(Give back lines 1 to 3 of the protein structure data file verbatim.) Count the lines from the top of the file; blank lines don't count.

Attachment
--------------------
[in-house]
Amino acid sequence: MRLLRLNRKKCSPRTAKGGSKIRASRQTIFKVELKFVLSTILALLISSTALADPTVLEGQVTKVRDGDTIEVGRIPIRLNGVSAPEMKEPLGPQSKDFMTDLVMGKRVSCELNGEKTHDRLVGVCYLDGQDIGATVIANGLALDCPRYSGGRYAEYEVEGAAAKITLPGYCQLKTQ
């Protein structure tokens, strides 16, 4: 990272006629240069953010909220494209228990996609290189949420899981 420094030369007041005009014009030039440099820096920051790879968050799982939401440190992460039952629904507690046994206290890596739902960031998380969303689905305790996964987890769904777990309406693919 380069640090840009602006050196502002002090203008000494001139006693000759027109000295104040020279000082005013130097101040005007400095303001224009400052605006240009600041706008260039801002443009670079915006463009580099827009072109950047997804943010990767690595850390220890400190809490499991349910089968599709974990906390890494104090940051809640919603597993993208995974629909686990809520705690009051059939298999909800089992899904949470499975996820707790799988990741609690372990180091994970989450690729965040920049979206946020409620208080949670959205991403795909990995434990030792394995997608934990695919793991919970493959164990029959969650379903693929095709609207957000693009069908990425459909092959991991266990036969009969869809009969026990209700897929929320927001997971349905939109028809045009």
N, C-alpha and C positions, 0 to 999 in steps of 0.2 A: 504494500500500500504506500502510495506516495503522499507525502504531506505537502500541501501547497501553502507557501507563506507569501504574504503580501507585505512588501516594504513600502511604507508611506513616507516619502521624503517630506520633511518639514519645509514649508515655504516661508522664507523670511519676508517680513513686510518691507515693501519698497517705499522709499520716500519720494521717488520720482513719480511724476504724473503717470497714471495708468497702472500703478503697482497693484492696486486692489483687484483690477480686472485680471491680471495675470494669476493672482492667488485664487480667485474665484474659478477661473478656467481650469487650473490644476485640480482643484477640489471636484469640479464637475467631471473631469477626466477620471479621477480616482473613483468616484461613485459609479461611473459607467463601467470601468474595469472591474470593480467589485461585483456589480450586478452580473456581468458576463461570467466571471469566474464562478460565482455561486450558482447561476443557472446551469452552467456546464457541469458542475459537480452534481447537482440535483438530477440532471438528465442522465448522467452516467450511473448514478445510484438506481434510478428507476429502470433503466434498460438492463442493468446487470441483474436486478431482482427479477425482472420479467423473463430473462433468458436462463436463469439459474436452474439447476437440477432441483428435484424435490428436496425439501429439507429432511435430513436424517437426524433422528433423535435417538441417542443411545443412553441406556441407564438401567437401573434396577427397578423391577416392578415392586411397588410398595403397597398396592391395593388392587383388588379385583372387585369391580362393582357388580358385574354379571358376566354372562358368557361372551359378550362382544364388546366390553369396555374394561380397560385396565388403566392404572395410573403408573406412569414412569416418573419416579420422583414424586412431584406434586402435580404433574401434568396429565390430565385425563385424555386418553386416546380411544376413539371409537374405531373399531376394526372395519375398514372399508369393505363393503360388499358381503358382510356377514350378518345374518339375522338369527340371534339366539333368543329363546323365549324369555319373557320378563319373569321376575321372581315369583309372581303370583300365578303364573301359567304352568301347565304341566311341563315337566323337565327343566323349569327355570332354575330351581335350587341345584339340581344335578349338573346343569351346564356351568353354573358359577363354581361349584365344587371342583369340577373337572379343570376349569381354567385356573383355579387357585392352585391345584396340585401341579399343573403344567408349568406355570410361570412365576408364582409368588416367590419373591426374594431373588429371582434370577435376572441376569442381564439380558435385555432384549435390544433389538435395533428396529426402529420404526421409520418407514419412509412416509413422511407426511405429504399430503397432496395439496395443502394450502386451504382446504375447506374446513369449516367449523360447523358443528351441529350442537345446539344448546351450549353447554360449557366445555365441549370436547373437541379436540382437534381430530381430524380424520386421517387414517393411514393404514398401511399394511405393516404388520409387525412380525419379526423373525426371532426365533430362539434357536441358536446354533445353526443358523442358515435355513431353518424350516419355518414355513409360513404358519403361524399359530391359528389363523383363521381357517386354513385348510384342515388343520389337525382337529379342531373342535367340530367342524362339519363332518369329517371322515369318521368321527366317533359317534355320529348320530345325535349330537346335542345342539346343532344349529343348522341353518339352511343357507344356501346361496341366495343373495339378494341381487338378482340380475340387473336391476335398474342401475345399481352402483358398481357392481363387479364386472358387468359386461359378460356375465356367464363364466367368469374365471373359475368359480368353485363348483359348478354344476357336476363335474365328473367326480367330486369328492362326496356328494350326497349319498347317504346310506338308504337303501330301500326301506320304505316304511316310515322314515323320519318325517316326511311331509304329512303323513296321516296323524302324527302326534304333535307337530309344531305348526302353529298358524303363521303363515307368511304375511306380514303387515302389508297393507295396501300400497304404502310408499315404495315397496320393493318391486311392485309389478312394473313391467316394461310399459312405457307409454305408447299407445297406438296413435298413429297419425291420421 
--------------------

[in-house]
Amino acid sequence: MRLLRLNRKKCSPRTAKGGSKIRASRQTIFKVELKFVLSTILALLISSTALADPTVLEGQVTKVRDGDTIEVGRIPIRLNGVSAPEMKEPLGPQSKDFMTDLVMGKRVSCELNGEKTHDRLVGVCYLDGQDIGATVIANGLALDCPRYSGGRYAEYEVEGAAAKITLPGYCQLKTQ
């Protein structure tokens, strides 16, 4: 990272006629240069953010909220494209228990996609290189949420899981 420094030369007041005009014009030039440099820096920051790879968050799982939401440190992460039952629904507690046994206290890596739902960031998380969303689905305790996964987890769904777990309406693919 380069640090840009602006050196502002002090203008000494001139006693000759027109000295104040020279000082005013130097101040005007400095303001224009400052605006240009600041706008260039801002443009670079915006463009580099827009072109950047997804943010990767690595850390220890400190809490499991349910089968599709974990906390890494104090940051809640919603597993993208995974629909686990809520705690009051059939298999909800089992899904949470499975996820707790799988990741609690372990180091994970989450690729965040920049979206946020409620208080949670959205991403795909990995434990030792394995997608934990695919793991919970493959164990029959969650379903693929095709609207957000693009069908990425459909092959991991266990036969009969869809009969026990209700897929929320927001997971349905939109028809045009």